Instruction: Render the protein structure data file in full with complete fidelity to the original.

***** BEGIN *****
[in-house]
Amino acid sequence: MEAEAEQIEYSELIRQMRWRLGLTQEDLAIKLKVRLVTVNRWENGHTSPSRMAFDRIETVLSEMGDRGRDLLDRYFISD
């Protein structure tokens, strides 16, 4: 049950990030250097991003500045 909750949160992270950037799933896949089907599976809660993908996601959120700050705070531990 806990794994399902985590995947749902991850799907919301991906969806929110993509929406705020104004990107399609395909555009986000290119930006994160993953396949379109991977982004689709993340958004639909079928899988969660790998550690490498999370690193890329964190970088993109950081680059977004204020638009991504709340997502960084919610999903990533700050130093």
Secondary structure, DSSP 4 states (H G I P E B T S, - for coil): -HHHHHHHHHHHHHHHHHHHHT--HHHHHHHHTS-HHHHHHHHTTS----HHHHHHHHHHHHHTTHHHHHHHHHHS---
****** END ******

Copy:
[in-house]
Amino acid sequence: MEAEAEQIEYSELIRQMRWRLGLTQEDLAIKLKVRLVTVNRWENGHTSPSRMAFDRIETVLSEMGDRGRDLLDRYFISD
């Protein structure tokens, strides 16, 4: 049950990030250097991003500045 909750949160992270950037799933896949089907599976809660993908996601959120700050705070531990 806990794994399902985590995947749902991850799907919301991906969806929110993509929406705020104004990107399609395909555009986000290119930006994160993953396949379109991977982004689709993340958004639909079928899988969660790998550690490498999370690193890329964190970088993109950081680059977004204020638009991504709340997502960084919610999903990533700050130093």
Secondary structure, DSSP 4 states (H G I P E B T S, - for coil): -HHHHHHHHHHHHHHHHHHHHT--HHHHHHHHTS-HHHHHHHHTTS----HHHHHHHHHHHHHTTHHHHHHHHHHS---